• News post

    KeyBank: The Transformational Power of Gracious Leadership

    6 June 2018

    Originally posted on KeyBank’s website on June 6, 2018

    Co-chaired by KeyBank’s Holly Stokes and Michelle Haslinger, our Central Ohio Key4Women community recently hosted a networking event that featured a fireside chat between KeyBank Central Ohio Market President Melissa Ingwersen and Janet Smith Meeks. The conversation centered on Janet’s recently published book Gracious Leadership: Lead Like You’ve Never Led Before and her movement to create a world full of respectful leaders who guide their teams to excellence. More than 100 local business leaders heard this inspiring woman describe how to be tough but kind, straightforward but compassionate, and driven and grateful as a fully respectful leader. The following is a summary of Janet’s message that day.

    A better way to lead

    There’s no mistaking it: We live in a time when civility and decency have been devalued, creating a true crisis in leadership. For many executives, kind and respectful treatment of employees doesn’t factor into their management model. After all, they reason, it’s best to remain distant and detached from the people around you. Janet Meeks knows there’s a better way. It’s called gracious leadership.

    Leadership based on civility and respect

    An award-winning C-suite leader with a record of achievement in the healthcare and financial services industries, Janet has drawn important conclusions about the values that are essential for effective leadership. “Gracious leadership is about the power of respectful, positive leadership,” said Janet. “Gracious executives and managers listen with purpose, recognize they don’t have all the answers and demonstrate uncompromising respect for everyone. They unfailingly give credit for successes to the team. And here’s the bottom line: Teams led by gracious leaders can and do achieve peak performance.” To some, the word “gracious” may sound soft. “Nothing could be further from the truth,” countered Janet. “To be gracious is above all to be respectful of others. Gracious leaders provide constructive feedback—delivered with kind candor—to encourage employees to excel. Employees are starving for feedback because they want to understand the impact of their work and to know that they’re making a difference.”

    Compassionate accountability

    Janet has employed the key ingredients of Gracious Leadership throughout her career, and she’s now spearheading a movement to help foster leaders who put respect and civility at the center of the workplace. She has the proof to back up her beliefs: Janet has consistently led highly engaged teams to generate sustained value, superior profitability and customer satisfaction by facilitating a culture of compassionate accountability. “Gracious leaders believe that compassion and accountability go hand-in-hand,” Janet noted. “Everyone deserves to be treated with respect and dignity, and effective leaders uniformly place a high value on developing healthy, positive relationships. At the same time, employees need to know in unambiguous terms what is expected of them and how their performance is being measured. You aren’t being respectful to them if your expectations and standards are unclear. Leaders must be accountable too—they have to own their results, and their team members must see that.”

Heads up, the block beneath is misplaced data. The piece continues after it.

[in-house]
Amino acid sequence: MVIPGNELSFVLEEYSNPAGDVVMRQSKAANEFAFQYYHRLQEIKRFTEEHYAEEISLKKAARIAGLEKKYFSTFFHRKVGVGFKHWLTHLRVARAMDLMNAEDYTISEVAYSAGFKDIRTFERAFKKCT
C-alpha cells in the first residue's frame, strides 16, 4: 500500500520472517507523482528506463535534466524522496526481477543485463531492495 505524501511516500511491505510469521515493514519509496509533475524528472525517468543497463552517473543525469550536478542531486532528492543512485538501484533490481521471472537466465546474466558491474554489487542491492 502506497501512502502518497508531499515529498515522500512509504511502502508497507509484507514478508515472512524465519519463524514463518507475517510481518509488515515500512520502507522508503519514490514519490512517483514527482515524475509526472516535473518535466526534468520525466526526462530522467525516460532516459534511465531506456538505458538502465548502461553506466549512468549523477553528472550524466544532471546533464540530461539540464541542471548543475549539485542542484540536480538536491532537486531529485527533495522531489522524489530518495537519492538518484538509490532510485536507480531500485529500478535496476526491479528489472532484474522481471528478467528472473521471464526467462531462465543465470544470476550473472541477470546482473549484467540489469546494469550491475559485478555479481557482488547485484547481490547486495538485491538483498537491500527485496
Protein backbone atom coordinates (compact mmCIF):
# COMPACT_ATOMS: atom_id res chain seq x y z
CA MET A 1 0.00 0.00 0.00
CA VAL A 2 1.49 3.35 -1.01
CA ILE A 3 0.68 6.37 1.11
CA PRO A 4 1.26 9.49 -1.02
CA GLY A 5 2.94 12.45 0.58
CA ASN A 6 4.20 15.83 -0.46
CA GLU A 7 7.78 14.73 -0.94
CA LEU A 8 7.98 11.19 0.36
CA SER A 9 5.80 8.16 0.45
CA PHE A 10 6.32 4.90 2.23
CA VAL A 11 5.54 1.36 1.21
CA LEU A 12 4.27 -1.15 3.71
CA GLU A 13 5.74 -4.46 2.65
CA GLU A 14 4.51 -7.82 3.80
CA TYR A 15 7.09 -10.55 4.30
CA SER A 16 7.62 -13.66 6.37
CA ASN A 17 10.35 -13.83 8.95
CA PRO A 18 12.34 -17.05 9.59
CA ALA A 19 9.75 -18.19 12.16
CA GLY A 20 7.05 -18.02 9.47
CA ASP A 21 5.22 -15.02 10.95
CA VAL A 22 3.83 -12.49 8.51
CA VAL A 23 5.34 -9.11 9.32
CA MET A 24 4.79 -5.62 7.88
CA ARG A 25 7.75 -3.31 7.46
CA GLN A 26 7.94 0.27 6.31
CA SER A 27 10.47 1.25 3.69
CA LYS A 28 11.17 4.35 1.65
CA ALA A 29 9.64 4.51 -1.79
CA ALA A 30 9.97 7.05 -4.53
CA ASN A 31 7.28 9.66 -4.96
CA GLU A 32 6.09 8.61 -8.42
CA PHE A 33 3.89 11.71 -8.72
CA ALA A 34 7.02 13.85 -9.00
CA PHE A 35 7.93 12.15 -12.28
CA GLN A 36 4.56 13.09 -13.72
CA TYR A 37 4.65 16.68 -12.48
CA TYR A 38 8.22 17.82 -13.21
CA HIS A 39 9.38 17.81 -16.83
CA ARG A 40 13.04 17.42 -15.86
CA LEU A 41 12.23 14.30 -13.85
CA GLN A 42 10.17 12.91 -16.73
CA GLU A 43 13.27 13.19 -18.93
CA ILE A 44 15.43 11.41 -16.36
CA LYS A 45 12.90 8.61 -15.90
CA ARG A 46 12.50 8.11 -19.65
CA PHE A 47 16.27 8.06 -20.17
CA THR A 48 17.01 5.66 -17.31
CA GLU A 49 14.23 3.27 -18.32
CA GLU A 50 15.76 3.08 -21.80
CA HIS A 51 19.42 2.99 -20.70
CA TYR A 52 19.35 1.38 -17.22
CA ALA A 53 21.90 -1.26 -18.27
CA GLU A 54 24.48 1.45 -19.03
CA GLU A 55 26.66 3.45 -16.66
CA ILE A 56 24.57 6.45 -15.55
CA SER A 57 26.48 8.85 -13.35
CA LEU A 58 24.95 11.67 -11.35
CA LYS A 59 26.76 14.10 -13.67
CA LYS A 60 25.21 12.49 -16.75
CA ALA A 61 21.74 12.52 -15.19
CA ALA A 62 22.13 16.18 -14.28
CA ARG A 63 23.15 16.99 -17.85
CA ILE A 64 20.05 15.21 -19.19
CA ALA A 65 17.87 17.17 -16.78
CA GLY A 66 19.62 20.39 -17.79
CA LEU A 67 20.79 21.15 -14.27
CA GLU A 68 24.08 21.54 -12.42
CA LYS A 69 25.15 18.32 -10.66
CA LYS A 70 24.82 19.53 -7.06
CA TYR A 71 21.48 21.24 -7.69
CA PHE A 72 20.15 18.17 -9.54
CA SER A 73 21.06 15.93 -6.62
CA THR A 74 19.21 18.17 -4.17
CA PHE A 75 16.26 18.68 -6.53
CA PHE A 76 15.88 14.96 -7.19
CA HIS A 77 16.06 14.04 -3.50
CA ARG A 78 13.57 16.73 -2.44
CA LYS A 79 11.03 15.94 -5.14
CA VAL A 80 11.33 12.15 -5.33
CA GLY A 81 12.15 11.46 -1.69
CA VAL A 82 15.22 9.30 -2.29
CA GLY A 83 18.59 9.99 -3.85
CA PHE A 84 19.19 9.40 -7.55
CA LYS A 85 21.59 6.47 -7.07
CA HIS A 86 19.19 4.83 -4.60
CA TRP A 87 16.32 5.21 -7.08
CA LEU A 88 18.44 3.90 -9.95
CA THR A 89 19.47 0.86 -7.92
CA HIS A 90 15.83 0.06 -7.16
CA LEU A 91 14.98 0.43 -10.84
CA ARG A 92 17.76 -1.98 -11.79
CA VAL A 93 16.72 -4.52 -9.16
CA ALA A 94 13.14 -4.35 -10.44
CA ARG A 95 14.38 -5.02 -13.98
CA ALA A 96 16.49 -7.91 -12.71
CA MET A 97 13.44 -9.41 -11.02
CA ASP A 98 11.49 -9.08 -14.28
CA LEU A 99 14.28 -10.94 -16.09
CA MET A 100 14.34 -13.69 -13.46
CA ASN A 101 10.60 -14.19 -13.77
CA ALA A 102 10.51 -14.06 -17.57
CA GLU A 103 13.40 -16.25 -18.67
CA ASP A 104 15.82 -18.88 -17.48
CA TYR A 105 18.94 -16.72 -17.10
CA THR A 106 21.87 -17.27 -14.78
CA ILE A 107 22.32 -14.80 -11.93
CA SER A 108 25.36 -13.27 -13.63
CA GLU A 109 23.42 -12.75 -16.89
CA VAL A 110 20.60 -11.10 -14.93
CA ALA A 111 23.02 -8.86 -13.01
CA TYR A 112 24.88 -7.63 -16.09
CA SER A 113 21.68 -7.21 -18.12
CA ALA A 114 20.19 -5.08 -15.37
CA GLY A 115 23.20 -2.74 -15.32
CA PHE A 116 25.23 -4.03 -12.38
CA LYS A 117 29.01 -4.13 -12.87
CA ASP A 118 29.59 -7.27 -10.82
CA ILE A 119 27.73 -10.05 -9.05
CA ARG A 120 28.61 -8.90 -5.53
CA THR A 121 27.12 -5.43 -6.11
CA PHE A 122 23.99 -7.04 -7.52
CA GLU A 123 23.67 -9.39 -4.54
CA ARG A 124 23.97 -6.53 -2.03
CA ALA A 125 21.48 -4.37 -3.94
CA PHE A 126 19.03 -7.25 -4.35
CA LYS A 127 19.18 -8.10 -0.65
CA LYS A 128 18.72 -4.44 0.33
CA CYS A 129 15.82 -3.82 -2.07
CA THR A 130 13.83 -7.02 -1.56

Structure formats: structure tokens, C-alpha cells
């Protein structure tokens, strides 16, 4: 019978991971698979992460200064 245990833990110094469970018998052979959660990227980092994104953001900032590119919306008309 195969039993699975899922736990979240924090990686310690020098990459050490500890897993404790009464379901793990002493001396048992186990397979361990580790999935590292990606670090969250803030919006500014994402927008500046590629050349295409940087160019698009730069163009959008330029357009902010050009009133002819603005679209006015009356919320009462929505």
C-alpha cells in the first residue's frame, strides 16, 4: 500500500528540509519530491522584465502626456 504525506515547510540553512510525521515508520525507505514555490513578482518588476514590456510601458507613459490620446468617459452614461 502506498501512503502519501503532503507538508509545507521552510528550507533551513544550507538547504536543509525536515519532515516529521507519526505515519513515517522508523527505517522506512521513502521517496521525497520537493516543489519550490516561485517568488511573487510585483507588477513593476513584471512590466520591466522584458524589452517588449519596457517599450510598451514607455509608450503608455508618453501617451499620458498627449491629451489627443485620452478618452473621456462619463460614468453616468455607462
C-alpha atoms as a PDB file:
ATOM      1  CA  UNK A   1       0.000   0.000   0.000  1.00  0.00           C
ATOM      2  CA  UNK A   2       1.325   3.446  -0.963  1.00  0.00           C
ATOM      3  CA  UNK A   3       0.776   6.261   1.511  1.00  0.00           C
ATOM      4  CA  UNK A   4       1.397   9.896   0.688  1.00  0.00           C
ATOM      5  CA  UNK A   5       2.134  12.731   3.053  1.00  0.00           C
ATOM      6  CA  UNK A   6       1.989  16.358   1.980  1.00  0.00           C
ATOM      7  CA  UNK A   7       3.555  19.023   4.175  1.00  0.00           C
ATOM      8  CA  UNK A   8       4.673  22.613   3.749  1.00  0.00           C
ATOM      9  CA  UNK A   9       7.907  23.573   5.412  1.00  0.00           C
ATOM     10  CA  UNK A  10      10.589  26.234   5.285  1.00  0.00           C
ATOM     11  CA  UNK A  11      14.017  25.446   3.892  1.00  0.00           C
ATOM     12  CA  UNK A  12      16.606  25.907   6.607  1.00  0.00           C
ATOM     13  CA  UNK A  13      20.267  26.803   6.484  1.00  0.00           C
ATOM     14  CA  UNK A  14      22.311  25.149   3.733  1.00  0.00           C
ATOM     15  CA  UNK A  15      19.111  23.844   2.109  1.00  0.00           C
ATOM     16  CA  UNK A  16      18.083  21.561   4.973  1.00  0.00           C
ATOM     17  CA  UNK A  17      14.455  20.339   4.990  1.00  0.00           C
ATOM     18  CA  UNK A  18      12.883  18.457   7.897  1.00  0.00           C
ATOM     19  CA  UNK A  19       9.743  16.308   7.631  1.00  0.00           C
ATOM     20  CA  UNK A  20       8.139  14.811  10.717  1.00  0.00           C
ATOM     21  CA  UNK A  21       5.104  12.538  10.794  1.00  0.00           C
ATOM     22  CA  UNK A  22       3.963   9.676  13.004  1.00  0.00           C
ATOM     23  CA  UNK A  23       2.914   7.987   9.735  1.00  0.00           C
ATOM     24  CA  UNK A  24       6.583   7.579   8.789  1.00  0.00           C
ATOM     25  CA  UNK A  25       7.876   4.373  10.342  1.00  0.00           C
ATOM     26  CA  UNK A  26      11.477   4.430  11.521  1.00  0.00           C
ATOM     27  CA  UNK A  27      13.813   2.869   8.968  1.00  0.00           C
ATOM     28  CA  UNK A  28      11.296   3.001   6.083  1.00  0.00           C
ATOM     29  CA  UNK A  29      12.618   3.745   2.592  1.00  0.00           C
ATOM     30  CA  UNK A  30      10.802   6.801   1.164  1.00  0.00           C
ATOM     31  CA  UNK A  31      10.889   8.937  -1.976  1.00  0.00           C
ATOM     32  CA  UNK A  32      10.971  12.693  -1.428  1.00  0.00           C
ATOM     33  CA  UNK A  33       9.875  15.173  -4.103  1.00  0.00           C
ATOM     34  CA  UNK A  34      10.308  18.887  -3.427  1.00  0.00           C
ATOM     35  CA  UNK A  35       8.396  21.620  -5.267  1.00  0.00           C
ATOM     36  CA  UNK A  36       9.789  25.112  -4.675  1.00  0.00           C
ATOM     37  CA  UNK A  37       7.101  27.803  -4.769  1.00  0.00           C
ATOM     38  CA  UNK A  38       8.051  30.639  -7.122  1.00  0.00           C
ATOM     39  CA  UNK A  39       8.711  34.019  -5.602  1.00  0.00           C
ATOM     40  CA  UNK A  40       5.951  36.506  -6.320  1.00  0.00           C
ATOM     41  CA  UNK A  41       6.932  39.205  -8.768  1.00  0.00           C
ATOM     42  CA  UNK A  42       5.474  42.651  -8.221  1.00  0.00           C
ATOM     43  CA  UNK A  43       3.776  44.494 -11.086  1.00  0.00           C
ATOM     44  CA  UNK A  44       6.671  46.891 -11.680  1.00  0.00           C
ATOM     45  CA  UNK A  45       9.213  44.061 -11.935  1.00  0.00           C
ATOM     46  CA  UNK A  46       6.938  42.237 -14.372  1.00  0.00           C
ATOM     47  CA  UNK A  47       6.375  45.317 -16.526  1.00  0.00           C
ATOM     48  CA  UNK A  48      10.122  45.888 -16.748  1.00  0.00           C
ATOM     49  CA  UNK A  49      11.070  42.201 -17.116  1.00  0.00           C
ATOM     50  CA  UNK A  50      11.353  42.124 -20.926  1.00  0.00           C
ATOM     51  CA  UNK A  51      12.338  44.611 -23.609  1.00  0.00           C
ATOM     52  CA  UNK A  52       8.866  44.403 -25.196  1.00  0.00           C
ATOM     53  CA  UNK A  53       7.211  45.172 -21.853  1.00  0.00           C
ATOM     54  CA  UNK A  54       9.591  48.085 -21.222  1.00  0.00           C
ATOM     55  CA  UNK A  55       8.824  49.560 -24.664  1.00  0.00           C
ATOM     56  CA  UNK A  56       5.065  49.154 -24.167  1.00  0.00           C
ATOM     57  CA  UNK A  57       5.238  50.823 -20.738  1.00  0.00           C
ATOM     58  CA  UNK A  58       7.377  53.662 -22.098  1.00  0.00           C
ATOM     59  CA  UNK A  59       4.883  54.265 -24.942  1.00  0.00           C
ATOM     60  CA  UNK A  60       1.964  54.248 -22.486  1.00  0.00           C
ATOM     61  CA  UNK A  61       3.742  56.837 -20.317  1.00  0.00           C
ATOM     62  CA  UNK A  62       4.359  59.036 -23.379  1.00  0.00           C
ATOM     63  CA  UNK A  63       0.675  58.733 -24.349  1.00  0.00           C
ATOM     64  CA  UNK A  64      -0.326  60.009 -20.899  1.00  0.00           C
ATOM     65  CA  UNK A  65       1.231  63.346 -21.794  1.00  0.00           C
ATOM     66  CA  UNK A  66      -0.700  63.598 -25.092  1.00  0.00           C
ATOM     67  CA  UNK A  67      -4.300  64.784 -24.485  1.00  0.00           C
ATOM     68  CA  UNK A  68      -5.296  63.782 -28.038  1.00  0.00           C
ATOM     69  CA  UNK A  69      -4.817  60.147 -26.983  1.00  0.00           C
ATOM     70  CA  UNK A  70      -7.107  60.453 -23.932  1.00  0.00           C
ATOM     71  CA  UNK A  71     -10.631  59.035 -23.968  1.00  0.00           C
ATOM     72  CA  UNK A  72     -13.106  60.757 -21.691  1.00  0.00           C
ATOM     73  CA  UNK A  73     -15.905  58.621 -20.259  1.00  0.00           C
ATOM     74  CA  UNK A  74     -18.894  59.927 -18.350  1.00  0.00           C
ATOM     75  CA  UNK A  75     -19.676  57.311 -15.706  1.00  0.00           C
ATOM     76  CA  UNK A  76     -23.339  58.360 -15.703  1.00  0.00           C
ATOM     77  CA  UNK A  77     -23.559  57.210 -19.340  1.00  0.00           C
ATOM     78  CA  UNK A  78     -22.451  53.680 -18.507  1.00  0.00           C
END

Gracious leaders are compassionate, but that doesn’t mean they let poor performers drag others down. “A gracious leader always works with individuals to help them be better,” she said. “But it’s tough love. If employees don’t improve or refuse to be accountable, they have to go. Failing to address problem employees is a sign of disrespect for team members who are performing.”

    Janet emphasized that compassion plays an important role in the lives of individual team members as well as leaders. “In the hospital, I saw numerous instances of small acts of kindness—a caring word, a gentle touch—by nurses and physicians who were helping people deal with suffering,” she observed. “They had the head-heart connection. They were doing the technical parts of their jobs and also taking care of the whole patient’s needs.”

    Basketball and mentors

    “When I was in the eighth grade, my father encouraged me to go out for basketball,” Janet reflected. “While I couldn’t walk and dribble at the same time, I was willing to give it a try. Not only did I fall in love with the sport, but some of my most important lessons about leadership and teamwork originated from this experience. Like any team, our squad had to stick to the coach’s discipline to gain mastery of basic skills. We had to adopt the coach’s game plan and expertly execute plays necessary to win, just as teams in the workplace must follow the leader’s game plan to accomplish their goals and realize the organizational mission.” Like great coaches, great leaders provide constructive feedback when things don’t go well and praise when excellent results are achieved. “It’s really disturbing that some leaders think that praise is soft,” she added. “Recognition isn’t soft at all. In fact, it’s absolutely strategic. The value of telling someone they’ve done a great job is immeasurable.” Janet was quick to underscore the value of mentoring in the workplace. “After 40 years of professional service, I’m convinced that mentors who shepherd subordinates along in their careers have the greatest impact on their development,” she said. “I’d like to see purposeful mentoring programs in all organizations, and I advise aspiring leaders to have the courage to seek out mentors who will give them their very best.”